The aims of Bone Bouquet’s editors have been abundantly achieved in this issue. The writers represented are women experimenting with imagery and poetic forms while at the same time exploring social agendas, dilemmas, and personal experience. Most of the selected poems subvert language and present readers with vocabulary and symbolism that confounds all expectations, expressing voices that are not often found in literary magazines.
In “I want to cut your hair” by Elizabeth Deanna Morris, the lines reveal desires that are outside of ordinary caring and need in a relationship. A conversation between the “I” and the “you” exposes what may or may not be wise to express:
I want to slit your finger pads
and spiral off the skin the way
you said it worked when you
had scarlet fever. . . .
The literal is not an option in this poem that hides and uncovers simultaneously.
What are readers to do with lines that challenge comprehension while sharing insight? The speaker in Stella Corso’s “Your Heart is Empty, Pal,” compares the “you” to “Serum for my casserole.” Sandy Florian’s “Big Plastics,” part of a larger work, opens with “You are inclined to make big plastics and long-range gods as well as to examine the goslings you already have.” And Liz Robbins’s “Gaffe Aftermath” begins with rain dispelling the “pollen gossip.” These images have entered a different plane of figurative language in which meaning seems to be arbitrary and yet exact. Words, lines, and stanzas have been rendered emblematic of existences that are screaming to signify meaning. In the language of semiotics, the signs in this collection of poems are not always easily determined, each poem having its own system of meaning with different signifiers, so reading each poem requires entering a new sphere of sense where what we might think we understand is different from what is real. Like Alice, we are in a state of wonder in which connotation and denotation mingle, creating a sense of confusion but also of innovation.
Of the seventeen poems in this issue, 14 are written from a first person point of view; a speaker narrates and refers to herself, and a number of the first person poems speak to another “you.” Because this is a magazine of woman writers, it might be safe to assume that the speakers in the poems are also female. This issue does not seem to include a male voice in any of the poems, with the possible exception of the piece by Amaranth Borsuk and Kate Durbin with Zach Kleyn. This two-page piece includes a pen and ink abstract collection of lines from which images emerge coupled with a page of inkblot image descriptions that may or may not fit a reader’s definition of poetry. A reader’s eyes might immediately go to the darker tinted text and read of “the bones fecund bouquet,” a “masquerade hidden,” or a “peonydaisybloodroot.” The play of language is exhilarating, invigorating, and pungent all at once. In this piece, point of view is from an outside space looking in on art that dissolves and solidifies.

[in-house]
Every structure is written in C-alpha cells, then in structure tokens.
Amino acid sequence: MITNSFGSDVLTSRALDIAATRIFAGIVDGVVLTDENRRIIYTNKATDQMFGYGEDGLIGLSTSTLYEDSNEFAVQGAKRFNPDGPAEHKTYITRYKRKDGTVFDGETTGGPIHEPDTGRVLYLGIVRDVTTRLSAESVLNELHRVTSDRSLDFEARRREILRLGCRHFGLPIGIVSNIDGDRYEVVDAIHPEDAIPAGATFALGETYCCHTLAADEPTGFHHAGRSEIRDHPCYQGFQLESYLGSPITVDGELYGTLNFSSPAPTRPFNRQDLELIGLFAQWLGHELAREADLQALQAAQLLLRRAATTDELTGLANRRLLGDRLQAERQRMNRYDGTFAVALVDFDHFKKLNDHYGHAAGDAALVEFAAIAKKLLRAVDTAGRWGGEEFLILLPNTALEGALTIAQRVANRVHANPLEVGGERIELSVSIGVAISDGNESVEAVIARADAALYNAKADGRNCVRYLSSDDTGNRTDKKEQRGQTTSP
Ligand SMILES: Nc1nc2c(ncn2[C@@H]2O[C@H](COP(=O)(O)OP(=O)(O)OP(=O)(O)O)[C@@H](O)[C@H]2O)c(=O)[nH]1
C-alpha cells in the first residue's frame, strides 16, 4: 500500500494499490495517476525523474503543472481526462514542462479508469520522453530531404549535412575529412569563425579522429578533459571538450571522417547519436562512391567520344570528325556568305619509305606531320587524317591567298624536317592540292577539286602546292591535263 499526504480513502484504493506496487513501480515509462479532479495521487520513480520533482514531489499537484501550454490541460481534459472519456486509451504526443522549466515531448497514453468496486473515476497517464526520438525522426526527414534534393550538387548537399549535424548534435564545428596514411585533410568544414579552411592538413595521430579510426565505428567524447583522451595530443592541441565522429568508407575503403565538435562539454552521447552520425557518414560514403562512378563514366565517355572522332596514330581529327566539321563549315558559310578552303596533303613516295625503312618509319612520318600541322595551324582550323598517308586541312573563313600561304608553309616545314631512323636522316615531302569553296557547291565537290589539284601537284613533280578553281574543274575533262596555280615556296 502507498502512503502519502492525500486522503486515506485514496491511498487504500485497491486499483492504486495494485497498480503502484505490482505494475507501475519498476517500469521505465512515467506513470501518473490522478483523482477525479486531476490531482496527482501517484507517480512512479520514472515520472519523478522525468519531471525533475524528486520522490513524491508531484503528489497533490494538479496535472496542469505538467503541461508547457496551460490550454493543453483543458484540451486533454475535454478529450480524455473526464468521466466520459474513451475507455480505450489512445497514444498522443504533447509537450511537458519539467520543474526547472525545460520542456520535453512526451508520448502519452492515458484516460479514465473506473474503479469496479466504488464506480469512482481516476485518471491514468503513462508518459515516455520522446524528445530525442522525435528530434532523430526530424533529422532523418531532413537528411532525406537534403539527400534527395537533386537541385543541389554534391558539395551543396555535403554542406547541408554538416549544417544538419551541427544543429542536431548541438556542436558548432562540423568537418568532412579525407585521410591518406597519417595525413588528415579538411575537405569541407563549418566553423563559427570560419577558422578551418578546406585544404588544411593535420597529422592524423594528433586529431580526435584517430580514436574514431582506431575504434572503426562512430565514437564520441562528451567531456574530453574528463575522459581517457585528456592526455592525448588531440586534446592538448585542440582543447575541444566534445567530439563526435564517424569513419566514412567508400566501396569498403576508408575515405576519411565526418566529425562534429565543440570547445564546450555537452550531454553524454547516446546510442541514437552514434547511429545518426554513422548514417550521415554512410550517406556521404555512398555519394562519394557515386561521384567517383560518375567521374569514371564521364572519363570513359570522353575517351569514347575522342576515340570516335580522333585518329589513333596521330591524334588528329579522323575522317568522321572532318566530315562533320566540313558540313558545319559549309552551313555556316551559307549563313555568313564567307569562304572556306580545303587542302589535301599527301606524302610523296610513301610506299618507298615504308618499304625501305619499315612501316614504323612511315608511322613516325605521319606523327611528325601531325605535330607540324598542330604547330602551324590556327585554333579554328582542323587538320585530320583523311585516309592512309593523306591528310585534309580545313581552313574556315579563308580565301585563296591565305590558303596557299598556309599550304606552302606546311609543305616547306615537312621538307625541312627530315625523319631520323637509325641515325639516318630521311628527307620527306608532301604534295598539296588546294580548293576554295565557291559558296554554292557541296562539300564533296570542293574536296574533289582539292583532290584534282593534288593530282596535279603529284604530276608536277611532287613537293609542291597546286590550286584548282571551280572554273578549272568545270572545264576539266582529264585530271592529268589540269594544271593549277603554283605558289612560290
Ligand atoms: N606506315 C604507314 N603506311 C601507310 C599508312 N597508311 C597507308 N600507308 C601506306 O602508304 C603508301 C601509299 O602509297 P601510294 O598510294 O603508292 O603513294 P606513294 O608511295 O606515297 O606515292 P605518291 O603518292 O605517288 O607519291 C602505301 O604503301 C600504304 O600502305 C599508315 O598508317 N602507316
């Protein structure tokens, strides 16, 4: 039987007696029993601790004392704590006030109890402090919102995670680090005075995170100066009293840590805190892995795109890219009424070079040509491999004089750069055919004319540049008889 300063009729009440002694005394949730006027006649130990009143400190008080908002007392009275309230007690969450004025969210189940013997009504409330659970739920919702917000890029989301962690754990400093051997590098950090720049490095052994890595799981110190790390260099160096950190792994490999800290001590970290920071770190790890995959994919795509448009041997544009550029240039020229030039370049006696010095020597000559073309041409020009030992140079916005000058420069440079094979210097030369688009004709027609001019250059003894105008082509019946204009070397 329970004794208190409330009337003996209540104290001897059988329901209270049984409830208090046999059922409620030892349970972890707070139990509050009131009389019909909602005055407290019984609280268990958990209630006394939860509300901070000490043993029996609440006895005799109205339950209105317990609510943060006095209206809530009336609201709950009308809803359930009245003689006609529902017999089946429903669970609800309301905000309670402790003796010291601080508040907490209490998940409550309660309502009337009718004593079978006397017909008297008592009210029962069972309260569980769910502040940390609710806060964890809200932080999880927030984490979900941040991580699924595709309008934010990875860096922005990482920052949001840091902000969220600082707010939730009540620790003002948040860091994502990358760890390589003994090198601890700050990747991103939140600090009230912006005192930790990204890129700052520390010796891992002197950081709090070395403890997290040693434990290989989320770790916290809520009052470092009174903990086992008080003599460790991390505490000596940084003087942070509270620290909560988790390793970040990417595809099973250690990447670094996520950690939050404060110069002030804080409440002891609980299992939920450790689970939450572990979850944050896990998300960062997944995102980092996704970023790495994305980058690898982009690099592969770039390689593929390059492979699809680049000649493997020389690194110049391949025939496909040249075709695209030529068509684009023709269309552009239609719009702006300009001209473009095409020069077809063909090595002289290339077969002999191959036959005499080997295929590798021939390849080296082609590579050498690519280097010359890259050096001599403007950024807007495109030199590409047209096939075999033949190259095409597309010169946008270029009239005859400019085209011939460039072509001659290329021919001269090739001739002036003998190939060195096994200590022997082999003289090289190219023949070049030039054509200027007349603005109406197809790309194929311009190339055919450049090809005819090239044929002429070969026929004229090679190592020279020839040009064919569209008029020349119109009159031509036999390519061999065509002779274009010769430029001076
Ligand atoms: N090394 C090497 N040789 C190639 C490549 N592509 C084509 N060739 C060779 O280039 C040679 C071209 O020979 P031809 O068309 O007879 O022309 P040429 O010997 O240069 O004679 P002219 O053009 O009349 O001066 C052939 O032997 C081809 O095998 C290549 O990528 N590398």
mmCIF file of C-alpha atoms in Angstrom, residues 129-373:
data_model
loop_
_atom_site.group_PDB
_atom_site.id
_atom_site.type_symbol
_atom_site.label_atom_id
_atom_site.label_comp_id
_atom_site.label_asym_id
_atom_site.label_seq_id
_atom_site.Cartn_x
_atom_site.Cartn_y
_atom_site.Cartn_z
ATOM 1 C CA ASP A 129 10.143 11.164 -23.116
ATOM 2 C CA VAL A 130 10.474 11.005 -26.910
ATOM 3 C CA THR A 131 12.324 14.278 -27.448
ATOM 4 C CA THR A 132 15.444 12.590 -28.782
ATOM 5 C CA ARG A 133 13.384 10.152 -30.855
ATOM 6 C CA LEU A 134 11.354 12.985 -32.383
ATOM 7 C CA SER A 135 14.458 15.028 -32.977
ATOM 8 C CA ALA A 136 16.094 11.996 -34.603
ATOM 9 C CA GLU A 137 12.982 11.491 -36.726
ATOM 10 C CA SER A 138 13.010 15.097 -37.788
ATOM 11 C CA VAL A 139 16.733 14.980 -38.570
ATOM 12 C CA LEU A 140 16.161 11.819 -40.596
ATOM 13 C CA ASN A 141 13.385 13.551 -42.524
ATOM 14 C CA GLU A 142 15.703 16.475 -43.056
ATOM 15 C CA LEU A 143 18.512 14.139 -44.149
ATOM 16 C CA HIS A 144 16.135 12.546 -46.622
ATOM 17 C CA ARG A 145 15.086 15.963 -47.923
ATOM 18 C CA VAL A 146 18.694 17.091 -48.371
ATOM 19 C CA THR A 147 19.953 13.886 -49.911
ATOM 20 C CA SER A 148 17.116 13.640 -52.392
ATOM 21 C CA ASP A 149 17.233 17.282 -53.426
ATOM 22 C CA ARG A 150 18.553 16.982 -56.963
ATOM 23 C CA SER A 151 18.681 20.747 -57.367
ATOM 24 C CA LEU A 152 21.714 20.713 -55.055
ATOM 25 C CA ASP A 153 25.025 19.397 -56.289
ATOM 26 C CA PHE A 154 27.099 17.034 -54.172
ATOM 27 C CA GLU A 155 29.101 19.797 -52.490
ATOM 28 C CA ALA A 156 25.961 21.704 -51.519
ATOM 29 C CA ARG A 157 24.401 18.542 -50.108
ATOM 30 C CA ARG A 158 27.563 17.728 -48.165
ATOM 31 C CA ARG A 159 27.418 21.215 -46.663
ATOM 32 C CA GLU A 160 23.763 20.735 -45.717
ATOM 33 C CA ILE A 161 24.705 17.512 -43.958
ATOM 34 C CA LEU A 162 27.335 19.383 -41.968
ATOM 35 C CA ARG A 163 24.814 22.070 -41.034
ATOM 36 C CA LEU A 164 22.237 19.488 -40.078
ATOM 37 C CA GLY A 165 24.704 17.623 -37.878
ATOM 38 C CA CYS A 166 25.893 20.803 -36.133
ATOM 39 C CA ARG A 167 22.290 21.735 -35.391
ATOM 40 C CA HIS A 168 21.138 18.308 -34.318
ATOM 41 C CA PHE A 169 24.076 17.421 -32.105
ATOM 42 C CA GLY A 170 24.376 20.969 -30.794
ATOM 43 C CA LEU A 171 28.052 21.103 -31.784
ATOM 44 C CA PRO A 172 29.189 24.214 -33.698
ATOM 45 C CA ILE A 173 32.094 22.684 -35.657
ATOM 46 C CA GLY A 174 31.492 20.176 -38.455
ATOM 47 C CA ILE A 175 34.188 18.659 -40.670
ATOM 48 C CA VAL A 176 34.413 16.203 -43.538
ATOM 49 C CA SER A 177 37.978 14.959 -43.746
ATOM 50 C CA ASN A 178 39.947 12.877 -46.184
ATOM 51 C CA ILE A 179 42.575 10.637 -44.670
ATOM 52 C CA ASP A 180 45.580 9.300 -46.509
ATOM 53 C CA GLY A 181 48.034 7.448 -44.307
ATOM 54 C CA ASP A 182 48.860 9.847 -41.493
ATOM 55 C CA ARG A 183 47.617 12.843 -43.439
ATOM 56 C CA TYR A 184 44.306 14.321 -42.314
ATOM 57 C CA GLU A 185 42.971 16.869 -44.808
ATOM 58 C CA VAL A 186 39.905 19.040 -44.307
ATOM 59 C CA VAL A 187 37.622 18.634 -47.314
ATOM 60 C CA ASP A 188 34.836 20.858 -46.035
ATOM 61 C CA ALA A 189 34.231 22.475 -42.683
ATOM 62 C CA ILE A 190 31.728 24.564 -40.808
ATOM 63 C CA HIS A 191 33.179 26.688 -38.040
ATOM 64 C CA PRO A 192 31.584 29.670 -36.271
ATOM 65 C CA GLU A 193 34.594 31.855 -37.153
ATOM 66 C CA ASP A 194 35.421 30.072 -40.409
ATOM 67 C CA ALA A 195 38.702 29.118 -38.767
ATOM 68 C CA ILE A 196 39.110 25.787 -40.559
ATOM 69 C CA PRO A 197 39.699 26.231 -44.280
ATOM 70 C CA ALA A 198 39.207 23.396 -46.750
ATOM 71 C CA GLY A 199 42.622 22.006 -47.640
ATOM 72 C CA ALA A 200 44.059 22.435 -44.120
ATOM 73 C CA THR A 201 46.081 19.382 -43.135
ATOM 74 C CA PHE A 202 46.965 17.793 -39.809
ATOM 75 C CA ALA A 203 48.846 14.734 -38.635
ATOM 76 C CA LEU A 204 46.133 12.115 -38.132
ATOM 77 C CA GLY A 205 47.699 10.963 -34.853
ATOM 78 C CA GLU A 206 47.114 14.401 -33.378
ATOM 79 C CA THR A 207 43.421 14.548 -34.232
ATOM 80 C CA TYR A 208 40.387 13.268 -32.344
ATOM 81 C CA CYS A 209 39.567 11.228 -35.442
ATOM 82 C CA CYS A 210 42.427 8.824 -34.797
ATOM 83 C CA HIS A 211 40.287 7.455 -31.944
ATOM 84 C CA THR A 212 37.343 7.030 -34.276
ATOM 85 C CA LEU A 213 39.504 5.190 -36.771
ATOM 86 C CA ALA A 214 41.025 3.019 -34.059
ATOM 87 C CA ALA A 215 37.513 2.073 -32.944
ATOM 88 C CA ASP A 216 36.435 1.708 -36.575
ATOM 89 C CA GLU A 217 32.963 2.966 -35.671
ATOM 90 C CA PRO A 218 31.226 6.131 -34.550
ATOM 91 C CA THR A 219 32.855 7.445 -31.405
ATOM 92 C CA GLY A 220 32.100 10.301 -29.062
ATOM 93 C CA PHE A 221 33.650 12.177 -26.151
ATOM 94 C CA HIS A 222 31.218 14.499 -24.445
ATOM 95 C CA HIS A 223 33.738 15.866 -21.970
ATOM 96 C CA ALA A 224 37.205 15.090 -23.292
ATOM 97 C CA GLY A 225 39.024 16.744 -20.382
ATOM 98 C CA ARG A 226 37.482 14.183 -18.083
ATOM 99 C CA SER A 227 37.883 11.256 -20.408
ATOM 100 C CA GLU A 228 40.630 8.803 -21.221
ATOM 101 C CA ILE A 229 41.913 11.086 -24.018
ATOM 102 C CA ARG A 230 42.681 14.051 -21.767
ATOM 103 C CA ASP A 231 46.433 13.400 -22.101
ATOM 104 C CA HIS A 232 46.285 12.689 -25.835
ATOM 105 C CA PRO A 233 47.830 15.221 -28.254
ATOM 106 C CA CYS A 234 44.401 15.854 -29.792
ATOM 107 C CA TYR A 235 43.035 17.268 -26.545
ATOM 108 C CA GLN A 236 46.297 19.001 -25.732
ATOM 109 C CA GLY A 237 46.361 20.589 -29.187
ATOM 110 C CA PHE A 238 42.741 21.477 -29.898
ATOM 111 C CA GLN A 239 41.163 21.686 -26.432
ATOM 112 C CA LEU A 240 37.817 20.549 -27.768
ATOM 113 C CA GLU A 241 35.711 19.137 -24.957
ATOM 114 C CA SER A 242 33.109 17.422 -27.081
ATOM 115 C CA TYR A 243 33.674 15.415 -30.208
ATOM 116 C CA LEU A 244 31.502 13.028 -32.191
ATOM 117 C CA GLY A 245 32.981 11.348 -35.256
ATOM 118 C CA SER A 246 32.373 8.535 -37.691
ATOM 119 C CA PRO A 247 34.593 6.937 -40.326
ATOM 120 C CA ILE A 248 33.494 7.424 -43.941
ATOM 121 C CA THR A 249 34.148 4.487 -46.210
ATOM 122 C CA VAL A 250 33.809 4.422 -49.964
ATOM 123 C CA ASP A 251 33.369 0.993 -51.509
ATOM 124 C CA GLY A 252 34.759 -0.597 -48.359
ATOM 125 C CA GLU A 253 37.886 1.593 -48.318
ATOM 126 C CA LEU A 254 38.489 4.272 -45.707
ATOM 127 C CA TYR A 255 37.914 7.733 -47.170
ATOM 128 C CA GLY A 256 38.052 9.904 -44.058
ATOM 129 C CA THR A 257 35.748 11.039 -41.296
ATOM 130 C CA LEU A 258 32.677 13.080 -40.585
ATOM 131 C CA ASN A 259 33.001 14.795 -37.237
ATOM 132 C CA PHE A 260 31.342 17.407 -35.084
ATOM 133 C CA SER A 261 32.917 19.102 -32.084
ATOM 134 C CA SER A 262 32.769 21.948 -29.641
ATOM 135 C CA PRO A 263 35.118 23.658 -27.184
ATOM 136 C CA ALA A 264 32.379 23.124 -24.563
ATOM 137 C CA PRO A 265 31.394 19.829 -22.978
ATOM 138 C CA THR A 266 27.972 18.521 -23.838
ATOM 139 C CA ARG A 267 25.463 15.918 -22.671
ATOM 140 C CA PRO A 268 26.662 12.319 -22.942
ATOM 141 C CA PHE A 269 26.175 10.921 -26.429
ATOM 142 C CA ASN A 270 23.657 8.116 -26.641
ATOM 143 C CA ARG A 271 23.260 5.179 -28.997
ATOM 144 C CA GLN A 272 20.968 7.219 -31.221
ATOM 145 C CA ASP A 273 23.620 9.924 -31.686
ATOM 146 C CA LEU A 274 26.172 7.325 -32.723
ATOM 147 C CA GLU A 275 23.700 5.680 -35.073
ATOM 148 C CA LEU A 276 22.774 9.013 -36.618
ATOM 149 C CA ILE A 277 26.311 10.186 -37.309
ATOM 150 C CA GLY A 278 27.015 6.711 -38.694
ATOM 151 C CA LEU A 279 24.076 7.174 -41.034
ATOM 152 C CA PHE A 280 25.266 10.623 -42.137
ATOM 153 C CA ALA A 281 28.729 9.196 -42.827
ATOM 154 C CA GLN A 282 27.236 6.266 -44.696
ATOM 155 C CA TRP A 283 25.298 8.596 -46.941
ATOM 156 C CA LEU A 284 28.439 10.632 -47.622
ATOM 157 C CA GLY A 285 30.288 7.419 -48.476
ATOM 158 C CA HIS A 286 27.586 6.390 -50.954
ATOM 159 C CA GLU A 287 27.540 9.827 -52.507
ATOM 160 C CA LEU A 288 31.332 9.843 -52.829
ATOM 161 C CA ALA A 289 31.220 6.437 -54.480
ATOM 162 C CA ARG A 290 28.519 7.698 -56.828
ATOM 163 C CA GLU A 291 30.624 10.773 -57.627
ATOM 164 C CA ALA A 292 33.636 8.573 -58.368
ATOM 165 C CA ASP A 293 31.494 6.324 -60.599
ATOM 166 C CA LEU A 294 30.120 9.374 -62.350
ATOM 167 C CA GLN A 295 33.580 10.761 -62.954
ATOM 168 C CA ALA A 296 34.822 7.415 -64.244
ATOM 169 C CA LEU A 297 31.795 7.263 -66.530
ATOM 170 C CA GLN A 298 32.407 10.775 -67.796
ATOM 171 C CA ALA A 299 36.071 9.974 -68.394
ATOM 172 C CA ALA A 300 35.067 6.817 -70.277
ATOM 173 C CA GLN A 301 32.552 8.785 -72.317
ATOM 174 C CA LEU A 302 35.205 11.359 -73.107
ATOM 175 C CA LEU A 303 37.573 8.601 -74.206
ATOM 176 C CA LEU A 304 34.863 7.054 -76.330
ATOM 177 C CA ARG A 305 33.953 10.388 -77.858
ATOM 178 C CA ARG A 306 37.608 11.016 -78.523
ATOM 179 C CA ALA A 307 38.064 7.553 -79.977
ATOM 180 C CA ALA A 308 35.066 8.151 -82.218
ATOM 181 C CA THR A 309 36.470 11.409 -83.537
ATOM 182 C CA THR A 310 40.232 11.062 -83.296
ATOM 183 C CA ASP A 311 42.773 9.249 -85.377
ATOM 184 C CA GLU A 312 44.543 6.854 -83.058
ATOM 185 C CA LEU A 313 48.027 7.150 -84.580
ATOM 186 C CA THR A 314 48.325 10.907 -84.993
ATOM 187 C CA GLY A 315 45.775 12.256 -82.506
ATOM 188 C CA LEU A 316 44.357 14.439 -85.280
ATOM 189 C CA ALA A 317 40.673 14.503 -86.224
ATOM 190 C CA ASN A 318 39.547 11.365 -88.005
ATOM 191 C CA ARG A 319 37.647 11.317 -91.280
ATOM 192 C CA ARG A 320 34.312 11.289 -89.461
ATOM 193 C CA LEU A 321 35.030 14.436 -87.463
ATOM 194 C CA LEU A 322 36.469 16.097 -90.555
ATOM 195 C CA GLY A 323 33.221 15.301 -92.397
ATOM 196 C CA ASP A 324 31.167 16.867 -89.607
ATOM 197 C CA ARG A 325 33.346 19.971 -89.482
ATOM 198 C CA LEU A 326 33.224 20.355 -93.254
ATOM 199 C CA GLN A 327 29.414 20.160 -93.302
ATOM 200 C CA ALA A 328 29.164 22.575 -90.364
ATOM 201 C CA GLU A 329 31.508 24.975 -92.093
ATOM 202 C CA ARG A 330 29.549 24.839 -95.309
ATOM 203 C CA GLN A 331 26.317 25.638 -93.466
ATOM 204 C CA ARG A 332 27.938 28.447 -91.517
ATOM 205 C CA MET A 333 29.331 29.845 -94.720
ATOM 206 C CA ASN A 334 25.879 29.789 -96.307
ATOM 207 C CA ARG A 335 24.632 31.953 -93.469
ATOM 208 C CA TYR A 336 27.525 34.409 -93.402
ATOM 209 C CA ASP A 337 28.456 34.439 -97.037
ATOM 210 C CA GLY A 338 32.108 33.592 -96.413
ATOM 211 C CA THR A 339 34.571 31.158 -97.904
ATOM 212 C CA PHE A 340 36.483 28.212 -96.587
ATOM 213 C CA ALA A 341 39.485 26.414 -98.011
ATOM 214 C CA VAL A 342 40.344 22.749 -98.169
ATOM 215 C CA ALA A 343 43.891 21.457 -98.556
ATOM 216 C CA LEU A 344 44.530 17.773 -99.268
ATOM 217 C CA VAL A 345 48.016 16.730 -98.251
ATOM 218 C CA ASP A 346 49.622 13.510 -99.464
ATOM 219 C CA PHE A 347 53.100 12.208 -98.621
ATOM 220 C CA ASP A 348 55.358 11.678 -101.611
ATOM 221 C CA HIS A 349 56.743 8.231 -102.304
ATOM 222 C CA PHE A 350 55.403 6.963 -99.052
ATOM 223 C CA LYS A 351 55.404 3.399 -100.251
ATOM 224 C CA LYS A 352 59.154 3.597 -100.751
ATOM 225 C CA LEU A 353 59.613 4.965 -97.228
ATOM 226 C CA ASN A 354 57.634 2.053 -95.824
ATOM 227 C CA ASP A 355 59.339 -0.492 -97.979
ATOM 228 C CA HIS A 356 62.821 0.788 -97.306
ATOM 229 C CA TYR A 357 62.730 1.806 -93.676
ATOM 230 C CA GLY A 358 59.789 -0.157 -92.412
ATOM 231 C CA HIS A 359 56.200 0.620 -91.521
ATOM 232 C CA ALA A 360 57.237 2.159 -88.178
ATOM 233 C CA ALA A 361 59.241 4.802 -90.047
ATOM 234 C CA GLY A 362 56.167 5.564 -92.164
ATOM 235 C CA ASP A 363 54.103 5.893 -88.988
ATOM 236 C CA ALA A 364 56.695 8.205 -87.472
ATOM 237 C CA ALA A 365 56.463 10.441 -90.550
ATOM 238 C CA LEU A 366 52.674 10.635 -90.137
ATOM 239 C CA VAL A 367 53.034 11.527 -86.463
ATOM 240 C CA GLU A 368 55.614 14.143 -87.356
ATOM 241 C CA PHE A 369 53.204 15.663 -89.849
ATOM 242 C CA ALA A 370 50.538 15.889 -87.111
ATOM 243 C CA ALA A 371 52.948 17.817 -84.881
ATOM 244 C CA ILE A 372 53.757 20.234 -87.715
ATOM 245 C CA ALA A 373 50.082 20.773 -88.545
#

Rebecca Farivar offers two minimalist poems in couplets with titles that provide a sense of disconnect thematically. In “Unprovable,” the speaker commands someone to question identity and enlightens that person to the truth: “You are less // than a second / a real person // and two / confederates.” Her poem, “Connect,” reveals a relationship in which one person requires more time alone, concluding “. . . I need / you more absent.”
Rusty Morrison’s “Its Measure” tells a timely story of an older professional woman, a victim of downsizing, forced to live in her car as she interviews for new positions. The subject of documentary, she takes pride that “Still, she has a back seat, / owns her car” and “It is / her trunk.” The most tragic revelation in the poem may be that “She still / expects.” The poem asks readers to wonder if the character of Sylvia is truly tragic or as strong as she claims.
Khadija Queen’s poem shows us someone “Overdue living the dream,” and the “real model” who “talks up her lake house friends.” The flash of the experience of the photo shoot is quick and divulging, exuberant, and poignant.
LaTasha N. Nevada Diggs’s piece has movement and energy emanating from the voices on the page. Her poem “damn right it’s betta than yours” leaves me feeling unschooled and unknowledgeable. The prosody lifts those voices, and I want to hear more.
Jill Khoury’s skillful and touching poem “The Sentence” hits all of the right notes in the song of mothers and daughters who cannot find a way to live in the world together. Khoury gives us drama without melodrama from the beginning phone call containing “The sentence / like a cartoon anvil falling / from the sky . . .” to the end when the speaker, back from third person to first, confirms the effects of hurtful words in her last two lines that reveal an overwhelming self-loathing: “The day had started out like: / I was feeling pretty.” This poem speaks to women and girls in a way that outlasts convention, with form that does not call attention to itself but accomplishes its mission: to break the reader’s heart.
Every poem in the issue contains phrases, lines, metaphors, and images that are new and baffling in their quirkiness and ambiguity and that challenge readers to change how poetry might be read silently on the page or out loud.